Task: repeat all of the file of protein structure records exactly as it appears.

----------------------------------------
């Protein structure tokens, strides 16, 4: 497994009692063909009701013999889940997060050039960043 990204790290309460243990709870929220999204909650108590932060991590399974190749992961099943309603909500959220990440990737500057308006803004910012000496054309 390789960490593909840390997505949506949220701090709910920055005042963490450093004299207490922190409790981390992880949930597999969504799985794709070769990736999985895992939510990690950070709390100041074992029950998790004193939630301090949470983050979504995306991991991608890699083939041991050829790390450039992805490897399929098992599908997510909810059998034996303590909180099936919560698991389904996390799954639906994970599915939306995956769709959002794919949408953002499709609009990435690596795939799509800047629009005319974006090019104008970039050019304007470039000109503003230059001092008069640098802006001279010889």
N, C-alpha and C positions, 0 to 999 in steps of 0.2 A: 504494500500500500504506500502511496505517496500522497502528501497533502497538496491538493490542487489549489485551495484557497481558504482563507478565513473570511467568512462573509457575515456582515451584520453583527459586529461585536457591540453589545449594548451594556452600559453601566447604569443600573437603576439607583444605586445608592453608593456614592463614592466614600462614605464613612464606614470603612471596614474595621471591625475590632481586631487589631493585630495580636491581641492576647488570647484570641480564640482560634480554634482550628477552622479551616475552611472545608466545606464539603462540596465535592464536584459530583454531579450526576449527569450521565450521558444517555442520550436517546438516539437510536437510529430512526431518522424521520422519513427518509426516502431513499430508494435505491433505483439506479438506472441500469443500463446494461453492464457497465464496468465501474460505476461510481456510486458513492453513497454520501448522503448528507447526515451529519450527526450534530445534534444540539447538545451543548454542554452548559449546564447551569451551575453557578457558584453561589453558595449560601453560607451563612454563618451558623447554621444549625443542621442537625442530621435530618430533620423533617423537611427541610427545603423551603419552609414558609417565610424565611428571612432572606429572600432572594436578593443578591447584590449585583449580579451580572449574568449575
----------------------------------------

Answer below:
């Protein structure tokens, strides 16, 4: 497994009692063909009701013999889940997060050039960043 990204790290309460243990709870929220999204909650108590932060991590399974190749992961099943309603909500959220990440990737500057308006803004910012000496054309 390789960490593909840390997505949506949220701090709910920055005042963490450093004299207490922190409790981390992880949930597999969504799985794709070769990736999985895992939510990690950070709390100041074992029950998790004193939630301090949470983050979504995306991991991608890699083939041991050829790390450039992805490897399929098992599908997510909810059998034996303590909180099936919560698991389904996390799954639906994970599915939306995956769709959002794919949408953002499709609009990435690596795939799509800047629009005319974006090019104008970039050019304007470039000109503003230059001092008069640098802006001279010889």
N, C-alpha and C positions, 0 to 999 in steps of 0.2 A: 504494500500500500504506500502511496505517496500522497502528501497533502497538496491538493490542487489549489485551495484557497481558504482563507478565513473570511467568512462573509457575515456582515451584520453583527459586529461585536457591540453589545449594548451594556452600559453601566447604569443600573437603576439607583444605586445608592453608593456614592463614592466614600462614605464613612464606614470603612471596614474595621471591625475590632481586631487589631493585630495580636491581641492576647488570647484570641480564640482560634480554634482550628477552622479551616475552611472545608466545606464539603462540596465535592464536584459530583454531579450526576449527569450521565450521558444517555442520550436517546438516539437510536437510529430512526431518522424521520422519513427518509426516502431513499430508494435505491433505483439506479438506472441500469443500463446494461453492464457497465464496468465501474460505476461510481456510486458513492453513497454520501448522503448528507447526515451529519450527526450534530445534534444540539447538545451543548454542554452548559449546564447551569451551575453557578457558584453561589453558595449560601453560607451563612454563618451558623447554621444549625443542621442537625442530621435530618430533620423533617423537611427541610427545603423551603419552609414558609417565610424565611428571612432572606429572600432572594436578593443578591447584590449585583449580579451580572449574568449575